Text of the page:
(Bloomberg) — S&P Global Ratings downgraded its outlook on Credit Suisse Group AG to negative from stable, as the fallout from the Archegos Capital Management crisis impacts the Swiss bank’s debt and shares.
Credit Suisse is one of the most exposed banks to the family office of former hedge fund manager Bill Hwang, with potential losses from the unwinding of positions running into the billions of dollars, according to people with knowledge of the matter. According to JPMorgan Chase & Co, the numerous lenders involved may see total losses in the range of $5 billion to $10 billion.
“The incident raises questions about the quality of risk management, the group’s risk appetite, and adequacy of the risk-return profile,” the rating agency said in a statement late Tuesday. S&P kept its BBB+ long-term rating for Credit Suisse’s holding company and the A+ rating for its central operating bank unit.
The Arches hit is the latest in a series of writedowns and scandals for Credit Suisse Chief Executive Officer Thomas Gottstein that seem to occur at ever shorter intervals. The bank is also gauging the financial impact of the Greensill Capital collapse earlier this month.
Credit Suisse fell about 2% as of 10:10 a.m. in Zurich trading on Wednesday, taking its losses for the week to about 18% after the bank had warned on Monday that it faces “highly significant” losses related to Arches.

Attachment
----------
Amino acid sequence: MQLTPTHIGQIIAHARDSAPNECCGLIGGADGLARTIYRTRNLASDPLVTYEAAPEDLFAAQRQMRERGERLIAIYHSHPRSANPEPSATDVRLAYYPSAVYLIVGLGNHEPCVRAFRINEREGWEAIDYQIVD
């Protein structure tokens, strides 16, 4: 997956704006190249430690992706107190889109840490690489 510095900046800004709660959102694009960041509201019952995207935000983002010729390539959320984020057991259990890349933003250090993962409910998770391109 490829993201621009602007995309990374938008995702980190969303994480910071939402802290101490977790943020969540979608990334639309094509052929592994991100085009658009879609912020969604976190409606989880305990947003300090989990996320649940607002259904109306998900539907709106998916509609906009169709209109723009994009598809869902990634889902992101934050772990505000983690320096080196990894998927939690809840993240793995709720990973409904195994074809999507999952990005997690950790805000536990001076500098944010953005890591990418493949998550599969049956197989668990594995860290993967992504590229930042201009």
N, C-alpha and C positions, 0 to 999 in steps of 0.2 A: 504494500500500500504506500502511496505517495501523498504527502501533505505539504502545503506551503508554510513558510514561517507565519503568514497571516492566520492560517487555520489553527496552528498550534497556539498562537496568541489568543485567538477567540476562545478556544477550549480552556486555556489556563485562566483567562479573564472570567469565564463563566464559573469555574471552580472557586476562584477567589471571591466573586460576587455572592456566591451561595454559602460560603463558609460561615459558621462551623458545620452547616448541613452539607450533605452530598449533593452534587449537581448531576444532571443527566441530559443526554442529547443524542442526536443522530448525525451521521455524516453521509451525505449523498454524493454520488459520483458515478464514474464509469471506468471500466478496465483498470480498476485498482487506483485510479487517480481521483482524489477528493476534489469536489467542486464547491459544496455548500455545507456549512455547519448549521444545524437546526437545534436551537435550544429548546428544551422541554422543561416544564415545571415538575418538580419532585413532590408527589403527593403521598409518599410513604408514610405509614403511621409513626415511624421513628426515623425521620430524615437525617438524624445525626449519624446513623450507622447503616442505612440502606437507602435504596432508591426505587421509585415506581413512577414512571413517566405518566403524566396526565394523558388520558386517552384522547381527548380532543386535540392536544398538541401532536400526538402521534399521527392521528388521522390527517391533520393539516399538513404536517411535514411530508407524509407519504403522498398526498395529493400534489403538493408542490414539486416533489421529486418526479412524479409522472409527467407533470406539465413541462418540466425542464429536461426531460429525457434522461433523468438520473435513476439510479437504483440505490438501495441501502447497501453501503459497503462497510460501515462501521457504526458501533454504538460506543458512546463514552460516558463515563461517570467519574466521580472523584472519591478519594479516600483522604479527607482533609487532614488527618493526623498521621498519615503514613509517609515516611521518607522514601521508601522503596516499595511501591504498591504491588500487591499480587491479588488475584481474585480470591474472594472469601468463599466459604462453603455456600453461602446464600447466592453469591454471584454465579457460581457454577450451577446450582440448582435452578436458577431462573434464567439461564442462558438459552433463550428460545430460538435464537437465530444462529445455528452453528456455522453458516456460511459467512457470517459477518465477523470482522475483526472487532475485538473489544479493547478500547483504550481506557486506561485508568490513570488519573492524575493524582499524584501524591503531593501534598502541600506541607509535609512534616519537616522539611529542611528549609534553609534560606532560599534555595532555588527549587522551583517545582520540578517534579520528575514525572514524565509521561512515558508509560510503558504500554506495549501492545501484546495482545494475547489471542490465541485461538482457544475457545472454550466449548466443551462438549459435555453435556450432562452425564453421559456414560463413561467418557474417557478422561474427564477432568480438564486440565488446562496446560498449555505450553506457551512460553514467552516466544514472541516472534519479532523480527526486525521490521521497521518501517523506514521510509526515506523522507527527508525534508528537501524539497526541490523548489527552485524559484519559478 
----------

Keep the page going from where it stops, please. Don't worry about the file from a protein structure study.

Its bonds also tumbled on Tuesday, and the cost to protect its debt against default climbed to the highest since mid-2020. According to Trace, the spread over Treasuries for the Swiss bank’s 4.875% dollar bonds due in 2045 widened 8.5 basis points, among Tuesday’s worst performances in the investment-grade market.
While Credit Suisse’s impact from Archegos also has yet to be entirely determined, it’s potentially facing the most considerable losses among the central banks from the unwinding of positions, along with Japanese lender Nomura Holdings Inc. Mitsubishi UFJ Financial Group Inc. has also flagged losses. However, other lenders to the family office — such as Goldman Sachs Group Inc. and Deutsche Bank AG — cut their exposure with no or only immaterial damage.